Moderator &amp; Teksid Whore
Join Date: Jul 2002
Location: Laredo, Texas
yes it does.....the smaller pulley doesn't make the alternator put out more voltage really.........the voltage wont go up past the limits of the voltage regulator, no matter how fast you spin the alternator......if the alternator is under load, and the voltage is less than 14.7ish volts, it will go up because there is extra amperage capacity.....voltage drop is proportional to the quantity: instantaneous_amperage_draw/instantaneous_amperage available.........provide extra amperage availability, and there will be less voltage drop for a given power consumption.....the total instantaneous voltage drop across the alternator looks something like this:
voltage_drop= [unloaded_voltage - battery_voltage]*[instantaneous_amperage_draw/instantaneous_amperage_available].......if the instantaneous_amperage_draw is greater than the instantaneous_amperage_available, then the formula is not necessarily valid, since current will start to come from the battery sitting at ~12.6V....how much it drops beyond that depends on the current capacity of the battery and it's internal resistance......for continuous current draw situations, instantaneous values may be replaced with steady-state values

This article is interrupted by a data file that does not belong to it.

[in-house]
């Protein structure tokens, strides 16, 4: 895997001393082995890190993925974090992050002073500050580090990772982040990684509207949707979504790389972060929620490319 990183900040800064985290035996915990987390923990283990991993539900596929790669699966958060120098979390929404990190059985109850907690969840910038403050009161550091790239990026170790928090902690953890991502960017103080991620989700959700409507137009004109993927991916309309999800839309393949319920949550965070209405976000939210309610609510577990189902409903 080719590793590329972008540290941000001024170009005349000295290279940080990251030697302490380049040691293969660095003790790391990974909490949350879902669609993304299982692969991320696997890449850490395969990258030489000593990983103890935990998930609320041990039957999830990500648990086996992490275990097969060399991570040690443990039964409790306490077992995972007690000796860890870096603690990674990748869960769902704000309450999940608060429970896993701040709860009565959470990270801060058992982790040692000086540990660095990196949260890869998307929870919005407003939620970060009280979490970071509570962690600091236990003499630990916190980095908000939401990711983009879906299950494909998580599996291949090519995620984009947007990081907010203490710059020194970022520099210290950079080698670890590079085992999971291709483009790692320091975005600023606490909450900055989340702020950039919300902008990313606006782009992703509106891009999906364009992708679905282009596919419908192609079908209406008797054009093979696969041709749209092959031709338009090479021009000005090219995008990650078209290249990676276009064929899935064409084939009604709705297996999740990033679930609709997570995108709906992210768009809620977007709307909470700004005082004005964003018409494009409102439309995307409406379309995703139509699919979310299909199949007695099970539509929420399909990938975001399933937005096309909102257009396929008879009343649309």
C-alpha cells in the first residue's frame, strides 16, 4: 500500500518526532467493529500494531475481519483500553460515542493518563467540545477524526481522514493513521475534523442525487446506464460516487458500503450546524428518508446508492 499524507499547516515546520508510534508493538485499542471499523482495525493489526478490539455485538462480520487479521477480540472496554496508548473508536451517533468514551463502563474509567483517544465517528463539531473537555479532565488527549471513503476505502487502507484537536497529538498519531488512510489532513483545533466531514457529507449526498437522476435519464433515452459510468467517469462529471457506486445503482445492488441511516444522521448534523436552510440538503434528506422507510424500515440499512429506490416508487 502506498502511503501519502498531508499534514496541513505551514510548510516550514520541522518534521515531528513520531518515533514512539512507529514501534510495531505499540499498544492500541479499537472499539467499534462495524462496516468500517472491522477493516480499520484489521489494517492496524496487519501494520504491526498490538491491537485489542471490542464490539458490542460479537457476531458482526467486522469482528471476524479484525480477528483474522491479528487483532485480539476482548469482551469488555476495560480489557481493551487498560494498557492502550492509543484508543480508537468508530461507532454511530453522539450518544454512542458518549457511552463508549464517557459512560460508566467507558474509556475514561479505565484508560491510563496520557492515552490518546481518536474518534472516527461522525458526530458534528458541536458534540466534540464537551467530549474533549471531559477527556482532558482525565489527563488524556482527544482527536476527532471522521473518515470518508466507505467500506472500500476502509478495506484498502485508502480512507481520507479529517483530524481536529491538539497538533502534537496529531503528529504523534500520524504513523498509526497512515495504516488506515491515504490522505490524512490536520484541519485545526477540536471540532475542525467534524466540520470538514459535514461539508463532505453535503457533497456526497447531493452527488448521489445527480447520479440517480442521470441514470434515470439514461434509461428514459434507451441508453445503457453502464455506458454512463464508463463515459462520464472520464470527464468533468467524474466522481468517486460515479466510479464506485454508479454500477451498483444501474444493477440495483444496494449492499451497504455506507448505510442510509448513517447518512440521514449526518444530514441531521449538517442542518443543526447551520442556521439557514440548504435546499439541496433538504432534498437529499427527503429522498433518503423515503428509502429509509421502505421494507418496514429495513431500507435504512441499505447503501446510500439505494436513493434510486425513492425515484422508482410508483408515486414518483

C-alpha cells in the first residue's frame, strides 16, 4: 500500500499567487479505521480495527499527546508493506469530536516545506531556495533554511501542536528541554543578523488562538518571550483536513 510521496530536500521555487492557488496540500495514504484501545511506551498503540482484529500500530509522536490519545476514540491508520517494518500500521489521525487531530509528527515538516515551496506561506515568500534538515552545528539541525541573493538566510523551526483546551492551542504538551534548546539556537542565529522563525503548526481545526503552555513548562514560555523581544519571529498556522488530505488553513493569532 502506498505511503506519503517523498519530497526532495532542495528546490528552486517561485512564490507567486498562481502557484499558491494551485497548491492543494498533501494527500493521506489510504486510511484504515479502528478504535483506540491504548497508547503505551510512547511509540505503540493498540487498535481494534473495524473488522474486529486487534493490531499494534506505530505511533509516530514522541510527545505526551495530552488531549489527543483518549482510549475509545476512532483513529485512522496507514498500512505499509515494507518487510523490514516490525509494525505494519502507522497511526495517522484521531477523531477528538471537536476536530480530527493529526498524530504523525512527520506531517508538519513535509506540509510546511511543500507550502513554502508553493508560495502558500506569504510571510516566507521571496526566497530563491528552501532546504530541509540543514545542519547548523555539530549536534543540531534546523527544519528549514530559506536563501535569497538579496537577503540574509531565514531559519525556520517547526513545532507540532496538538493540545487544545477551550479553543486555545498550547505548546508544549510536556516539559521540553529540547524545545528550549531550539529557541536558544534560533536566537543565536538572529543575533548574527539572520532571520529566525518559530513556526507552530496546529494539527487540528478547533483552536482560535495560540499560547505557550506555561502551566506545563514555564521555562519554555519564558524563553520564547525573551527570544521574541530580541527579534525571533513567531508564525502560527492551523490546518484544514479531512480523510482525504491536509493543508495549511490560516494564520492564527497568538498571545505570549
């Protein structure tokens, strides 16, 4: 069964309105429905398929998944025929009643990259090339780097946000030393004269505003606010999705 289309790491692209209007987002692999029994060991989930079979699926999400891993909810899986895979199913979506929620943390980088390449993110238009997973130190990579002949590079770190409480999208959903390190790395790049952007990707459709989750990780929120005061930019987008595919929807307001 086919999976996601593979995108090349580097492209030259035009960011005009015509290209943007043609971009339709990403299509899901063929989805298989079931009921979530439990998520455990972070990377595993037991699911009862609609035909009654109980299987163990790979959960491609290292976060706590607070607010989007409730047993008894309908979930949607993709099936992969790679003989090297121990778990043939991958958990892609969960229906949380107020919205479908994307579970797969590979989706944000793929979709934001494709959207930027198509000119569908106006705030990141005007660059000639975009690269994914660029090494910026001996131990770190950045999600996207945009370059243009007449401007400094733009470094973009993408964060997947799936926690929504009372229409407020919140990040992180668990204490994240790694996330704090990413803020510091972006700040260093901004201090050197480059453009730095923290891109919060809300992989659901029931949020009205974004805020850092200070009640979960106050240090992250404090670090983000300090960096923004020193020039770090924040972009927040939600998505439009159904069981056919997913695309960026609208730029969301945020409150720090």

this is one reason it is not suggested to use the single-speed high-power Mark VIII fan with standard relay-type switching.....the instantaneous demand of 80+ amps of current at low cruising speeds will surely drain anything and everything the alternator has available, leading to future alternator damage.....yet, once the fan gets to speed, the charging system can keep up with a 30A-40A current draw, and the voltage drop wont be as much as when it initially kicked in
the closer and closer you are to the upper limits of the voltage regulator, the less the "increase" in voltage you will see in the charging system
Last edited by guitar maestro; 11-09-2005 at 01:11 AM.